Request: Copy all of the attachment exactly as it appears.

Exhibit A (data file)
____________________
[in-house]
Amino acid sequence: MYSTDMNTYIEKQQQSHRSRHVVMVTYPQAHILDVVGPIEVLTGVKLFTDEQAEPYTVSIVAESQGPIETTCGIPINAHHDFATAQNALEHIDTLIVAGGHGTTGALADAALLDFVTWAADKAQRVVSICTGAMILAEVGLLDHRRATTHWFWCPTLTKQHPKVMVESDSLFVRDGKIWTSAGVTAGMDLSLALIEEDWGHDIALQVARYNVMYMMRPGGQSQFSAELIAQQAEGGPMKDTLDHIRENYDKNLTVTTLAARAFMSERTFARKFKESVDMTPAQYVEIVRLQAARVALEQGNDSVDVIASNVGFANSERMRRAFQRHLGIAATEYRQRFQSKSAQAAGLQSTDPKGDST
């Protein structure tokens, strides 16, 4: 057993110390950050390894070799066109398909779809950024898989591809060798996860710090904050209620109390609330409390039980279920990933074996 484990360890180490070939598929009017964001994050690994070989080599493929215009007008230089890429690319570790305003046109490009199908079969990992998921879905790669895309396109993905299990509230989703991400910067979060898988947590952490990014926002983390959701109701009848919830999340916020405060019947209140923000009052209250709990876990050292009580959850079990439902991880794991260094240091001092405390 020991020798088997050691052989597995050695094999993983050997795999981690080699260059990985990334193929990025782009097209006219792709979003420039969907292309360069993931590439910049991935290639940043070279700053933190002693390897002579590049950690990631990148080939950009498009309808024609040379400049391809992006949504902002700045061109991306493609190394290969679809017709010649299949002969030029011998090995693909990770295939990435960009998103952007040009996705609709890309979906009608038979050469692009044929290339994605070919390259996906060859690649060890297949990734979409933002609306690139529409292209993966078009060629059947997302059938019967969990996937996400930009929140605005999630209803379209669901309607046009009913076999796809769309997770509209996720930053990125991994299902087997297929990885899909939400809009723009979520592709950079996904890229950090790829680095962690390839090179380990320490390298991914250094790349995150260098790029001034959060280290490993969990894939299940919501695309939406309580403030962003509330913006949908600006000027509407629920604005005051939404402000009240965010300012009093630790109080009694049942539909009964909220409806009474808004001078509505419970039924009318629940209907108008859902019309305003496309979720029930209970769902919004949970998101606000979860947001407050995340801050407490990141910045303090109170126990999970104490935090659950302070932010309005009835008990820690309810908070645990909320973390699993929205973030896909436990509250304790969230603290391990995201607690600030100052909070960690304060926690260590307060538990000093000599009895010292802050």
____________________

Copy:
[in-house]
Amino acid sequence: MYSTDMNTYIEKQQQSHRSRHVVMVTYPQAHILDVVGPIEVLTGVKLFTDEQAEPYTVSIVAESQGPIETTCGIPINAHHDFATAQNALEHIDTLIVAGGHGTTGALADAALLDFVTWAADKAQRVVSICTGAMILAEVGLLDHRRATTHWFWCPTLTKQHPKVMVESDSLFVRDGKIWTSAGVTAGMDLSLALIEEDWGHDIALQVARYNVMYMMRPGGQSQFSAELIAQQAEGGPMKDTLDHIRENYDKNLTVTTLAARAFMSERTFARKFKESVDMTPAQYVEIVRLQAARVALEQGNDSVDVIASNVGFANSERMRRAFQRHLGIAATEYRQRFQSKSAQAAGLQSTDPKGDST
């Protein structure tokens, strides 16, 4: 057993110390950050390894070799066109398909779809950024898989591809060798996860710090904050209620109390609330409390039980279920990933074996 484990360890180490070939598929009017964001994050690994070989080599493929215009007008230089890429690319570790305003046109490009199908079969990992998921879905790669895309396109993905299990509230989703991400910067979060898988947590952490990014926002983390959701109701009848919830999340916020405060019947209140923000009052209250709990876990050292009580959850079990439902991880794991260094240091001092405390 020991020798088997050691052989597995050695094999993983050997795999981690080699260059990985990334193929990025782009097209006219792709979003420039969907292309360069993931590439910049991935290639940043070279700053933190002693390897002579590049950690990631990148080939950009498009309808024609040379400049391809992006949504902002700045061109991306493609190394290969679809017709010649299949002969030029011998090995693909990770295939990435960009998103952007040009996705609709890309979906009608038979050469692009044929290339994605070919390259996906060859690649060890297949990734979409933002609306690139529409292209993966078009060629059947997302059938019967969990996937996400930009929140605005999630209803379209669901309607046009009913076999796809769309997770509209996720930053990125991994299902087997297929990885899909939400809009723009979520592709950079996904890229950090790829680095962690390839090179380990320490390298991914250094790349995150260098790029001034959060280290490993969990894939299940919501695309939406309580403030962003509330913006949908600006000027509407629920604005005051939404402000009240965010300012009093630790109080009694049942539909009964909220409806009474808004001078509505419970039924009318629940209907108008859902019309305003496309979720029930209970769902919004949970998101606000979860947001407050995340801050407490990141910045303090109170126990999970104490935090659950302070932010309005009835008990820690309810908070645990909320973390699993929205973030896909436990509250304790969230603290391990995201607690600030100052909070960690304060926690260590307060538990000093000599009895010292802050």